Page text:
What makes a great baseball place? Great teams and great stories, that's what.
It doesn't happen overnight. It happens over generations. And for those of us among the first generation of Twins fans, it's been a long time coming. But I smelled something other than RBIs coming from the Metrodome today. It smelled way more like the beginnings of a cultural shift than just a division championship.
Justin Morneau, mobbed after a game-winning homer on June 9
Some say that Minneapolis just isn't a baseball town. Maybe it's because on an average weekday in August you have to wade through 12 pages of pre-season football coverage in the Strib to get to the box scores of games that matter. Maybe it's because the hometown nine play baseball in the corner of a football field. Maybe it's because the mainstream media is way more into scandal than stats.
But don't believe it. If the lively blogger landscape hasn't convinced you otherwise, check out the 40,000 people who stayed for 45 minutes after the end of a game to watch a couple of innings taking place very far away. For every person there, 400 more watched the same thing unfold on TV. That's more than just cool. That's the sign of a community that gets it. That's the sign of fans who have come to realize that the game is as small as a single pitch, and as big as a 162-game rainbow -- and you never know exactly which moment is going to matter most.
While other sports hogged the spotlight, baseball in Minnesota has been simmering for a couple of decades -- some would say languishing -- under a teflon lid, just waiting to be let loose. It's been right there all along, growing deep roots and the occasional blossom. We didn't know it, but this town was becoming a great baseball place.
One of those blossoms is before us now. This team may play on fake grass, but boy do they play. They play like today matters, and tomorrow will take care of itself if they just take care of today. They play as if yesterday's elbow troubles are as stale and flat as 2004 locker room champagne.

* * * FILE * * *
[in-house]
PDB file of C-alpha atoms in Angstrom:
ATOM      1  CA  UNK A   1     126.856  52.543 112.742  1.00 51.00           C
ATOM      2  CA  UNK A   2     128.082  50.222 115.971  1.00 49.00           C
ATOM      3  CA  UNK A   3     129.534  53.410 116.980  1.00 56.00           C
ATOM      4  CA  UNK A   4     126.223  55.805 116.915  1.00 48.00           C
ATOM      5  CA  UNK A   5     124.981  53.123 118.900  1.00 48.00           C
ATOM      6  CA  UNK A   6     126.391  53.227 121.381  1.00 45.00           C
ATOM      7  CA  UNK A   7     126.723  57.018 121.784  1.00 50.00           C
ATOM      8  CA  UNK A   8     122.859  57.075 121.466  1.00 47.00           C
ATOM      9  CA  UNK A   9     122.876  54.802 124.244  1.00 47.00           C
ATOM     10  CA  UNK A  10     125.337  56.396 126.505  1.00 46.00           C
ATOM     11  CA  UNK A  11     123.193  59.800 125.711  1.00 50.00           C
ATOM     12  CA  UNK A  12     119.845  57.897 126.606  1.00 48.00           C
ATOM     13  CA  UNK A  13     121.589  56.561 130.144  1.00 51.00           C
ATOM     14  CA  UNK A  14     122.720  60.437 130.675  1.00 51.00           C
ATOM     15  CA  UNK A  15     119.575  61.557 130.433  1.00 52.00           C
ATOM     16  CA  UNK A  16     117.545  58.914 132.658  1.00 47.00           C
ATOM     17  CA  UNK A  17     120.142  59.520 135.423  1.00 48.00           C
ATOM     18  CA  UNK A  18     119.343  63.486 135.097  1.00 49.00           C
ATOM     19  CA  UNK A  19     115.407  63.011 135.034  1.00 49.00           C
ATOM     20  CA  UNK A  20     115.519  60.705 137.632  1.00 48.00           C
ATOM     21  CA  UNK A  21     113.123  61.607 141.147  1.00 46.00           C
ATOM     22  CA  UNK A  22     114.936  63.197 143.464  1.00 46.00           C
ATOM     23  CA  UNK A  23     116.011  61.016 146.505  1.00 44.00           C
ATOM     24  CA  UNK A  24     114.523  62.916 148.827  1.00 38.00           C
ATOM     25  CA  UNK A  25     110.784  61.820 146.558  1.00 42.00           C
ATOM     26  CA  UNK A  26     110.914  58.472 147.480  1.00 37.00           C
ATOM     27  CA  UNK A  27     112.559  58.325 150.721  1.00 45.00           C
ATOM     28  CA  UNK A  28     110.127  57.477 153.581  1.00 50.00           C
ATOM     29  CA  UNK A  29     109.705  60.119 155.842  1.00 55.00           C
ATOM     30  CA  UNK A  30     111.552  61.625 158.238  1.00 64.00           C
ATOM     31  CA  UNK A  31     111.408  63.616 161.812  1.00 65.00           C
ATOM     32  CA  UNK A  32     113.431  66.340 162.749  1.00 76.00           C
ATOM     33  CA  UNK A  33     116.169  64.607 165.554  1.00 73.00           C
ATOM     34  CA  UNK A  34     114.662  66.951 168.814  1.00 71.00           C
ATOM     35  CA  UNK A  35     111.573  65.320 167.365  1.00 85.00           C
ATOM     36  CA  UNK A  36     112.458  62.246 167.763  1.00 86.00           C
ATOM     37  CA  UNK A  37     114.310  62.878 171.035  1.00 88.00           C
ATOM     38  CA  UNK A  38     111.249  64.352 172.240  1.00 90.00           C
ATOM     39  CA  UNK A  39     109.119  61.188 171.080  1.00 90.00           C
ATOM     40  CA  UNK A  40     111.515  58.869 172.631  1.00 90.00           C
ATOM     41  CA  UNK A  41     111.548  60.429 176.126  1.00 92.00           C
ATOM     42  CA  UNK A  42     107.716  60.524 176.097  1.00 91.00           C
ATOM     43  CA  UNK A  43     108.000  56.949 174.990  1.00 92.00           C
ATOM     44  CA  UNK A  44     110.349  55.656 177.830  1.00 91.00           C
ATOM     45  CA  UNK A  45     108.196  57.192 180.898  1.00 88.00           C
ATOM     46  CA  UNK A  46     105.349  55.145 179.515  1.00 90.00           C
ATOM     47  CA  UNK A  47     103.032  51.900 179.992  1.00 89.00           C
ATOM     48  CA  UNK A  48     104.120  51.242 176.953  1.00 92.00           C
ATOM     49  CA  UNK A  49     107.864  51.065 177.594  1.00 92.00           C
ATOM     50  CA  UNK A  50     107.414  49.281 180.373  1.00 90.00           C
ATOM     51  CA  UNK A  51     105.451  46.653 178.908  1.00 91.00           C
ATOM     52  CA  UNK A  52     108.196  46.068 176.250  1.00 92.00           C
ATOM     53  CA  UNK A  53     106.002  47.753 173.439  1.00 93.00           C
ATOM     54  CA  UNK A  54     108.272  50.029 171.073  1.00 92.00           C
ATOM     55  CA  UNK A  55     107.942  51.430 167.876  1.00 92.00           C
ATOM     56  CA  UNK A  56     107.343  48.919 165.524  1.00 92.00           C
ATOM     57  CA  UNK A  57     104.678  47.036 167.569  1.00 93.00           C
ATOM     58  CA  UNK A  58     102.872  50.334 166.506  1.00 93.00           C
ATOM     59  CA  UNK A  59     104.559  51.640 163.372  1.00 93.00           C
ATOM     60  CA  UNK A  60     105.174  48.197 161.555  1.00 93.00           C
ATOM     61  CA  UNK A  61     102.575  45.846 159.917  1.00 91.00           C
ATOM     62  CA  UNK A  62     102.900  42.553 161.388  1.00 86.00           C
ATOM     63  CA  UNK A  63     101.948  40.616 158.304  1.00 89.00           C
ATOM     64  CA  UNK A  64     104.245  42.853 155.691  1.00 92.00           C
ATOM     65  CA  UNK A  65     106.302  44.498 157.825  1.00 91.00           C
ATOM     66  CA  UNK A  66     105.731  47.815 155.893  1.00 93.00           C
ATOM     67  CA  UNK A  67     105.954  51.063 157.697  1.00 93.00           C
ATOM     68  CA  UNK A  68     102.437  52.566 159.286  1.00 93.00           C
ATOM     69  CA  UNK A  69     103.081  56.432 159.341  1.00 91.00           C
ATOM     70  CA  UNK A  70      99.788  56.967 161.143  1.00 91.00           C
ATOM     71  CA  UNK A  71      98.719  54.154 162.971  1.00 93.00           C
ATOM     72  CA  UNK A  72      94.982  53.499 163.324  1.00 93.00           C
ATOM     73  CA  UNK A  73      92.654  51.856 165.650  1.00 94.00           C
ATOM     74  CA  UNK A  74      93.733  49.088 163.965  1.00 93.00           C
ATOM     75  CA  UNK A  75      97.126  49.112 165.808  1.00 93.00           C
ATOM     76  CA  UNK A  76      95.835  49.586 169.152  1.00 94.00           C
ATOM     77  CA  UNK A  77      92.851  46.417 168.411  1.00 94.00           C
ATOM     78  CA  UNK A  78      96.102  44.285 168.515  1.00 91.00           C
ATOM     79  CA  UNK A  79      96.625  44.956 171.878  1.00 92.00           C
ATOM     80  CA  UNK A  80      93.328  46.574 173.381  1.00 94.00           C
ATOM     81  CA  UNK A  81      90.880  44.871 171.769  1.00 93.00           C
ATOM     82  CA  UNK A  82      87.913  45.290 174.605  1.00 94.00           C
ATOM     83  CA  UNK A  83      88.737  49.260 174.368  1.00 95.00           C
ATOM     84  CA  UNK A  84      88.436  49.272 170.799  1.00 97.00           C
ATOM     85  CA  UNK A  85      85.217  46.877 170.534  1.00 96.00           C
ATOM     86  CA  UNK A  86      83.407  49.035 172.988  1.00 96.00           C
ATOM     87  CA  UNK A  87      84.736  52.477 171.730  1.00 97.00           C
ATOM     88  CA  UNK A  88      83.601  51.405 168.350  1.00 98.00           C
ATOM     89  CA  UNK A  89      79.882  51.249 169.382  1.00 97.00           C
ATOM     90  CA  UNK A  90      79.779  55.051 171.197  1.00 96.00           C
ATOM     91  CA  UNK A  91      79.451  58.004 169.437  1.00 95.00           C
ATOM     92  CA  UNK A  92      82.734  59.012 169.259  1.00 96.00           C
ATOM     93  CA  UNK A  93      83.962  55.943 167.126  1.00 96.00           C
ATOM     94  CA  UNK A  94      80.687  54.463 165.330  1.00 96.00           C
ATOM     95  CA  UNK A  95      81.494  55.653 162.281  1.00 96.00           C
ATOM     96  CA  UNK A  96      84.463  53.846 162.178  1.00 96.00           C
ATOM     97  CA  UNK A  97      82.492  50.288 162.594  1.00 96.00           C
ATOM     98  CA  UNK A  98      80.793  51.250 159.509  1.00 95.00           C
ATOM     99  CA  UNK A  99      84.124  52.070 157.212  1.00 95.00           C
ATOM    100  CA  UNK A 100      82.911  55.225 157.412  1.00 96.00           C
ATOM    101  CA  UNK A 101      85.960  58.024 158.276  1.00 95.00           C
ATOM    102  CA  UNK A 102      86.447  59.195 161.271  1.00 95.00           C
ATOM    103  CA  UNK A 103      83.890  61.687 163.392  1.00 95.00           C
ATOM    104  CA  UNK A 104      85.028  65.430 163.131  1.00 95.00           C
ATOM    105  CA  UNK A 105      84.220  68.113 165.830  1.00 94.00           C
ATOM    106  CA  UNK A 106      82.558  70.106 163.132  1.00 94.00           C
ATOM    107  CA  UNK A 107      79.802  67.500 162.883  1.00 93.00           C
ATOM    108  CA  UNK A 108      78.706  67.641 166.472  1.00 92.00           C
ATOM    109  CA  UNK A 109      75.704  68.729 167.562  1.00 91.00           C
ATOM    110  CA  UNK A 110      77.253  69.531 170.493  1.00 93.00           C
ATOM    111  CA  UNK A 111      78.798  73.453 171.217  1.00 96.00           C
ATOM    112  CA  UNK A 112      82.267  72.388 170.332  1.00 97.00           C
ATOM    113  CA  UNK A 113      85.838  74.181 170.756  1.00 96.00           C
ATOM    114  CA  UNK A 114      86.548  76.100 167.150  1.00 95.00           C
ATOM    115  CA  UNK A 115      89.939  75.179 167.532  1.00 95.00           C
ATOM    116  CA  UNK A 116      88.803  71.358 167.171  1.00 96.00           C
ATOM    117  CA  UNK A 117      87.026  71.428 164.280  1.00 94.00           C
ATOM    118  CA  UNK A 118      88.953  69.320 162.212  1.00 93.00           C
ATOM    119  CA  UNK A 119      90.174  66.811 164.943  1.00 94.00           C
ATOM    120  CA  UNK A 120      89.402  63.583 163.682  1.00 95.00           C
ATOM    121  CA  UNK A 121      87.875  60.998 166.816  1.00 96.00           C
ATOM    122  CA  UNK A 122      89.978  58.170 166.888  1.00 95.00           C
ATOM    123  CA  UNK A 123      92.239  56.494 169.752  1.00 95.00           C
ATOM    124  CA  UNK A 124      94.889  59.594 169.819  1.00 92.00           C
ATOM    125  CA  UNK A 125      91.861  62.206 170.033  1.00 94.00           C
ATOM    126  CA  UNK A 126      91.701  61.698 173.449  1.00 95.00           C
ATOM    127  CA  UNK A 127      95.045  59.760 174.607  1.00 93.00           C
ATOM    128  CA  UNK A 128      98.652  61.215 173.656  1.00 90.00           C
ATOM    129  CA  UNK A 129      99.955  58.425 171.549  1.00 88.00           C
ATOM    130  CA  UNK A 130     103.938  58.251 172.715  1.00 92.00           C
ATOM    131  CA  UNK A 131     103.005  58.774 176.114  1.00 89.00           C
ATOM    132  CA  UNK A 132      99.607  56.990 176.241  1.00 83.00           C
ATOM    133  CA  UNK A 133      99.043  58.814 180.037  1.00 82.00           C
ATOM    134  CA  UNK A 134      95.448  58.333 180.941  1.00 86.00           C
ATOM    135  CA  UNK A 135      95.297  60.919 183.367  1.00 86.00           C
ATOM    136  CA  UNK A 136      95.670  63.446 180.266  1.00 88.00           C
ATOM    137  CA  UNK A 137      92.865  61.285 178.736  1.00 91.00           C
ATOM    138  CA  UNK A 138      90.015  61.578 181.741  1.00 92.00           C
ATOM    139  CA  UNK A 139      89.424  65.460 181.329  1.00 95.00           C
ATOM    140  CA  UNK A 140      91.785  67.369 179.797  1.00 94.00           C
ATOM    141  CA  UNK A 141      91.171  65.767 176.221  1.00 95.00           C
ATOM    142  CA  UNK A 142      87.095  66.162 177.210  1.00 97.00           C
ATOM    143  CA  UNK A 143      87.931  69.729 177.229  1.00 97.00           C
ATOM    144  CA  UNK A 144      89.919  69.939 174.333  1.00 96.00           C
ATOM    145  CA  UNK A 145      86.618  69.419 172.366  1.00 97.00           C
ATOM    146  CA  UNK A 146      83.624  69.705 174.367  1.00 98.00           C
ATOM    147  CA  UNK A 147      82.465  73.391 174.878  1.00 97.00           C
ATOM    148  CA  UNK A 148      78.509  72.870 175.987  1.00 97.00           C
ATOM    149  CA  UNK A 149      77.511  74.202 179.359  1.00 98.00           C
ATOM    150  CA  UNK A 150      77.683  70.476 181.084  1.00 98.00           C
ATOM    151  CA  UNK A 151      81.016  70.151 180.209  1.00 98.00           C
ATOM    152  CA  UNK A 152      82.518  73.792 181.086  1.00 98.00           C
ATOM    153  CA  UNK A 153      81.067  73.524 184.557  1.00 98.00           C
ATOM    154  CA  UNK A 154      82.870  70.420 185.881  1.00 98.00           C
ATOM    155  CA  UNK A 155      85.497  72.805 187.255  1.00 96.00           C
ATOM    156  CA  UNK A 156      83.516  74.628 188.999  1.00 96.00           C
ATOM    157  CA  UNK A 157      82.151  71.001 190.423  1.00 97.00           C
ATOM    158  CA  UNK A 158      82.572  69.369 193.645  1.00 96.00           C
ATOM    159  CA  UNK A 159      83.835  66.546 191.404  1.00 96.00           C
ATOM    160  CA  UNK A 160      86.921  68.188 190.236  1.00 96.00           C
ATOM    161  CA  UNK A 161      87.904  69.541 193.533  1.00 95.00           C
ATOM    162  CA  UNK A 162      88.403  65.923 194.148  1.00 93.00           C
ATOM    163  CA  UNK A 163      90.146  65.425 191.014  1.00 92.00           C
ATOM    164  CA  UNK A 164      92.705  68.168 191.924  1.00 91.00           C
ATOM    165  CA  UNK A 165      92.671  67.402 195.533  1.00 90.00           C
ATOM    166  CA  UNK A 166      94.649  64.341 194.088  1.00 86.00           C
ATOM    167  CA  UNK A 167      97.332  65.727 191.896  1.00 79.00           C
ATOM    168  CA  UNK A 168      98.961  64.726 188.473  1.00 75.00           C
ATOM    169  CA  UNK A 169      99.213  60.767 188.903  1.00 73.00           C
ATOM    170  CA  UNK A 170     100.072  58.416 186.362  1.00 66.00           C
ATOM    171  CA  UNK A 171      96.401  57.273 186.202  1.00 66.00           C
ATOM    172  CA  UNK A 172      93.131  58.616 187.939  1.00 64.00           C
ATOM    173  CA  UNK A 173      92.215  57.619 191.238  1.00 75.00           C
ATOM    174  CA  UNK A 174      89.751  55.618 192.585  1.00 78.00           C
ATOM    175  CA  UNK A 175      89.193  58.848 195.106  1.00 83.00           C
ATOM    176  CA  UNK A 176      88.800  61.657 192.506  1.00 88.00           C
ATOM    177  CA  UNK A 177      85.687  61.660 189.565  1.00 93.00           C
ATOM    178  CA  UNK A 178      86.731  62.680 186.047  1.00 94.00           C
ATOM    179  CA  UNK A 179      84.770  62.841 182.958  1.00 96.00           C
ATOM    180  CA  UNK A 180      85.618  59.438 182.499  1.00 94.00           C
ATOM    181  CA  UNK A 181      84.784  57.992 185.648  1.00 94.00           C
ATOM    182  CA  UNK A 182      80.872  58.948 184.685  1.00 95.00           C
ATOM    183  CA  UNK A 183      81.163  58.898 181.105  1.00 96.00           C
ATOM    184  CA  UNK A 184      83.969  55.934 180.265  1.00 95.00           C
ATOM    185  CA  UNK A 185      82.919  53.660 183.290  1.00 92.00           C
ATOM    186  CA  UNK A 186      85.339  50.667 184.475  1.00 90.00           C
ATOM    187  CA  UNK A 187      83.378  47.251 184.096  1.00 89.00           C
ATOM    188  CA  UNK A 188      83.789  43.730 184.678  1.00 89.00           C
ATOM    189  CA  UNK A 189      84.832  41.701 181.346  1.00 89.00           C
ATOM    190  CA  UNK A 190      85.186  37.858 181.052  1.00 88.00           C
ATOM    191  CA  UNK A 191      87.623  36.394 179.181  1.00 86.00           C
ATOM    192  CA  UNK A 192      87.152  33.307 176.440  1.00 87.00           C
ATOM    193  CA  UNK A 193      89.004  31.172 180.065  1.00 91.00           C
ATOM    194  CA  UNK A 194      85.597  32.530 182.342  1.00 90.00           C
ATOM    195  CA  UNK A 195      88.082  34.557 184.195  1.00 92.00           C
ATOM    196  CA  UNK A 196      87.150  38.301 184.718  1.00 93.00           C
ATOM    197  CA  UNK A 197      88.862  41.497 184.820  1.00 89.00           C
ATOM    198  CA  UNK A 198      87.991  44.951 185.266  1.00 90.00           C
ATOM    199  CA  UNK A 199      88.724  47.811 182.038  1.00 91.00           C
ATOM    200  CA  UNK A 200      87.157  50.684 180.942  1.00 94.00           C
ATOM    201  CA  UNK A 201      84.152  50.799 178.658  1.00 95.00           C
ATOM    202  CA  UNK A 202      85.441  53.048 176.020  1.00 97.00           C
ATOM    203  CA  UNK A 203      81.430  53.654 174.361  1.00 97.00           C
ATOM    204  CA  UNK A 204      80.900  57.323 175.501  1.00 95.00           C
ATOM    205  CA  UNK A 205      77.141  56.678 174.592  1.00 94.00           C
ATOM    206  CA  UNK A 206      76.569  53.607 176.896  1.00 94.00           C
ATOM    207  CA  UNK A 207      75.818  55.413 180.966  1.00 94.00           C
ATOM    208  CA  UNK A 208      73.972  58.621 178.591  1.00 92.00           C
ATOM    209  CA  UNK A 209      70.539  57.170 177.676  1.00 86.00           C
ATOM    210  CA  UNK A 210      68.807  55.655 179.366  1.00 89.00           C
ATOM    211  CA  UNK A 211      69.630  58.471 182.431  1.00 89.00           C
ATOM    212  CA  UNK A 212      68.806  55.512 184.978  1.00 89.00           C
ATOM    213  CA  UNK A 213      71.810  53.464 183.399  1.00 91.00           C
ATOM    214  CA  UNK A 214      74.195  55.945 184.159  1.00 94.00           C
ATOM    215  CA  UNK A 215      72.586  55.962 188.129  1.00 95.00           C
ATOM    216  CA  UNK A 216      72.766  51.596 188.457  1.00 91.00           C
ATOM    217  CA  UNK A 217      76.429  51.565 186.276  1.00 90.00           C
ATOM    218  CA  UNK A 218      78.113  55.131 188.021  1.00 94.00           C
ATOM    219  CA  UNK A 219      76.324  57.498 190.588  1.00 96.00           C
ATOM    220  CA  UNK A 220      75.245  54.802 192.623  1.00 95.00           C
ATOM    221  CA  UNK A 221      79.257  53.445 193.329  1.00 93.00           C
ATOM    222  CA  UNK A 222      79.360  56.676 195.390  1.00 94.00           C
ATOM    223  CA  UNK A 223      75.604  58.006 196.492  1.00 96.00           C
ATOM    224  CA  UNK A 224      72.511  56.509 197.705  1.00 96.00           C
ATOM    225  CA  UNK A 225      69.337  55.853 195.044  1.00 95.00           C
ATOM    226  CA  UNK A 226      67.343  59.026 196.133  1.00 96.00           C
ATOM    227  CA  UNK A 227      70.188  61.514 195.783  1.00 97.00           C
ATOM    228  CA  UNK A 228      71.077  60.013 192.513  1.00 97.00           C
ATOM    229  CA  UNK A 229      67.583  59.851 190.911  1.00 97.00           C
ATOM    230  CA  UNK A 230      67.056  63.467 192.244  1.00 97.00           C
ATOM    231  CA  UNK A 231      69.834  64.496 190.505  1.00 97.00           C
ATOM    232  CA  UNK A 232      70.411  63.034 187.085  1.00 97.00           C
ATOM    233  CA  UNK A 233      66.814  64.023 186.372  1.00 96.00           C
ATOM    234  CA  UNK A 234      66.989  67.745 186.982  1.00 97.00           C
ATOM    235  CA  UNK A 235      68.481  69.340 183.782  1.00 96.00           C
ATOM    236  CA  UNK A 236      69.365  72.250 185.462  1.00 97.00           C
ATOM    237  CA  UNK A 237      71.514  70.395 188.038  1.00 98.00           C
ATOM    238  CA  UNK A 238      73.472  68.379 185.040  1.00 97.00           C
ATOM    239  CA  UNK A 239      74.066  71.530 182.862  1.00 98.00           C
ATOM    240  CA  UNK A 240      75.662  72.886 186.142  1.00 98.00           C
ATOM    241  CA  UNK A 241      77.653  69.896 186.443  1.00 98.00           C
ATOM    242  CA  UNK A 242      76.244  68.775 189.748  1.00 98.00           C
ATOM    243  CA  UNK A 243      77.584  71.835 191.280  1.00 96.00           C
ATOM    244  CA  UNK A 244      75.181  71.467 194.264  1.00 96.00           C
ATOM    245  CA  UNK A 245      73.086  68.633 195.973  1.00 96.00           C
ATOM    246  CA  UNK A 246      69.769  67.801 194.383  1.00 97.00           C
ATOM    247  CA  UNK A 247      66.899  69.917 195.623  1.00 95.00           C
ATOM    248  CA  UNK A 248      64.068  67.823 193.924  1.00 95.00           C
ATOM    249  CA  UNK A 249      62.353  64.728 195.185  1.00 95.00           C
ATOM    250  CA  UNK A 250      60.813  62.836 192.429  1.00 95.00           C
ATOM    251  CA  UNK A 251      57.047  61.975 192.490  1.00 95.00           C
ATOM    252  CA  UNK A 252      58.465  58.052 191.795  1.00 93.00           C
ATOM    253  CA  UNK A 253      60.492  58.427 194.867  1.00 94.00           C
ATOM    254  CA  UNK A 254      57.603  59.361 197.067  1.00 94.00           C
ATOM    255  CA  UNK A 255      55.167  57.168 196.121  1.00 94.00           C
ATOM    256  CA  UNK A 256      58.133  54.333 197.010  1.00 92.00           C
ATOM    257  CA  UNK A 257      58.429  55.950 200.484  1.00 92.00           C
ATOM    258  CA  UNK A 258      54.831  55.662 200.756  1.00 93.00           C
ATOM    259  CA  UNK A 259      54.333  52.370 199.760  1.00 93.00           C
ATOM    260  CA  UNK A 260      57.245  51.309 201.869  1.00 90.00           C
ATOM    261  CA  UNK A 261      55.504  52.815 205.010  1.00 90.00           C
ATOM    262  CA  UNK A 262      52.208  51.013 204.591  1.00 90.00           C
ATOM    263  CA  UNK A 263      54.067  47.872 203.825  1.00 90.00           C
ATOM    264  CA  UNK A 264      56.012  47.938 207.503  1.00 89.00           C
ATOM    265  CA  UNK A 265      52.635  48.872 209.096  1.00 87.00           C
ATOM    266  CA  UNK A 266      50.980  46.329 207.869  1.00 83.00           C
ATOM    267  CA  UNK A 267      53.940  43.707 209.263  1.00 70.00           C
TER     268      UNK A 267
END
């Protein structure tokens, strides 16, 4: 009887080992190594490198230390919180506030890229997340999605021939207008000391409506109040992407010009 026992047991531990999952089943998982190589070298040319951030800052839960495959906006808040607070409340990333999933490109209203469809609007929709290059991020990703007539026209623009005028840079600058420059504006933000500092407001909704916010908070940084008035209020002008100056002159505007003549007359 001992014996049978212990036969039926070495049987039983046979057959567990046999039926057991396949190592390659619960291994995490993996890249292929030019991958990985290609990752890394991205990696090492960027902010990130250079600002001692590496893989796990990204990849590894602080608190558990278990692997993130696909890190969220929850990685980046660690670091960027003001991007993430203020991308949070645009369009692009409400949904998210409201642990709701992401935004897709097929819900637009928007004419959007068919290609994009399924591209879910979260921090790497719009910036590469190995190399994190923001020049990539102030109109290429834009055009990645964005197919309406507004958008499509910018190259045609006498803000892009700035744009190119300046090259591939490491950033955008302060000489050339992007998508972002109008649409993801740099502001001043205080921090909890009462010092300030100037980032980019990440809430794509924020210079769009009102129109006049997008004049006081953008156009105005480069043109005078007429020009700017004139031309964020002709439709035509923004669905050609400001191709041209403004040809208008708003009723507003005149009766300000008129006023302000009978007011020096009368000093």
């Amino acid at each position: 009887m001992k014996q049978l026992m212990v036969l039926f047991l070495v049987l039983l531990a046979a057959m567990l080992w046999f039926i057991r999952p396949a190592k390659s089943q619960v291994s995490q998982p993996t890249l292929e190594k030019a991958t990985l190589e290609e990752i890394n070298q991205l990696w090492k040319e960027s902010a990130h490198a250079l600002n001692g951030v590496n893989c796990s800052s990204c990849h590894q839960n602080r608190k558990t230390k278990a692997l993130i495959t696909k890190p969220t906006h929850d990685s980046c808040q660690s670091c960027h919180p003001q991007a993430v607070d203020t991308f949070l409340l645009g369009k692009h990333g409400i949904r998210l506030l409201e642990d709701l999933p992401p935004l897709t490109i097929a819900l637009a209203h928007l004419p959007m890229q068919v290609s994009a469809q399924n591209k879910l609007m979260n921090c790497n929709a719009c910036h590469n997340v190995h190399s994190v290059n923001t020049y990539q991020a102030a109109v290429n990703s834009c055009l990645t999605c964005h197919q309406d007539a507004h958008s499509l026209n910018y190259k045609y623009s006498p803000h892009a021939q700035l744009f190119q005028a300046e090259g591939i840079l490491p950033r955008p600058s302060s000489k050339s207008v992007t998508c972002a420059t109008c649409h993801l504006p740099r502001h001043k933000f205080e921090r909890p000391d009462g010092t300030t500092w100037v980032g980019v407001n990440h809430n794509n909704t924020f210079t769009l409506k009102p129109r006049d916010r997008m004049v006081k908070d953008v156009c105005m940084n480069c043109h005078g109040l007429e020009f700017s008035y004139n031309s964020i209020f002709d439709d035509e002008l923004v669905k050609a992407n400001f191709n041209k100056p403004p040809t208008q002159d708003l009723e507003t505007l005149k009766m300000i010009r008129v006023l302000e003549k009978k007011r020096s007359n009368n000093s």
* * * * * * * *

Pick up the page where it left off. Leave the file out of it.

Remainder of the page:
They play with their wits and their muscle, but also with their noses. And fish glue. And tiny super-heroes. And big lumber. And sideburns. They play with their hearts and boundless joy. And they have written a very good baseball story.
And that's how baseball will get you every time. It's the stories that draw us in and teach us the game. If the reaction to Kirby's death proved only one thing, it's that these great stories don't just stay with us, they define us and become us. Before you know it, you discover that this game is in your DNA -- that it's been there all along. Wherever this happens, you have a great baseball place.
Oh sure, it has something to do with winning. But it also has to do with a hometown batting champ who isn't pretending when he "aw, shucks" his way through a thousand TV interviews. Or an MVP candidate who looks truly shocked when asked what it's like to live in such an accomplished household. Or a Gold-Glove centerfielder in his contract year who plays and celebrates with as much joy as a Little Leaguer. Or a Cy Young candidate who can't stop talking about his teammates. Or a back-up catcher with enthusiasm strong enough to infect you as you watch from your couch. Or a fisherman who insists on taking the ball one last time.
Hennepin County may have cooked up the plan, and the Legislature may have approved it, but the 2006 Twins earned their new ballpark by giving us a story we'll tell for the rest of our lives. They, with their predecessors and teams yet to come, have shown us why we need this game and why we love it. They sealed the deal with four months of the best baseball we've ever seen in these parts. And they are not done.
We don't know what the line-up will look like when the Twins run out onto the freshly-mowed field in 2010, but one thing is for sure: the story of the 2006 Twins will be there with them. The stories of Kirby will be there with them. The stories of Harmon and Tony and Rod and Bert and Kent and every other player who ever wore a TC cap will be there with them.
"You talk about the magic, the aura, but what really makes a stadium is the fans. Concrete doesn't talk back to you. Chairs don't talk back to you. It's the people who are there, day in, day out, that makes the place magic."
– Bernie Williams
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Cross section diagram of the field structure. (Click to enlarge.)
The Pro Shop.
We'll be packed into the first five rows of section 136. Hey, Wilson! I'm bringing my glove!
Here's where the plaza will empty out around that skyway emergency exit tower at the corner of Second Avenue and Seventh Street.
Off-topic, but this gigantic, cool, retro sign is just across the street from S&CH. Why? I don't know. Might look nice on top of one of those municipal parking ramps...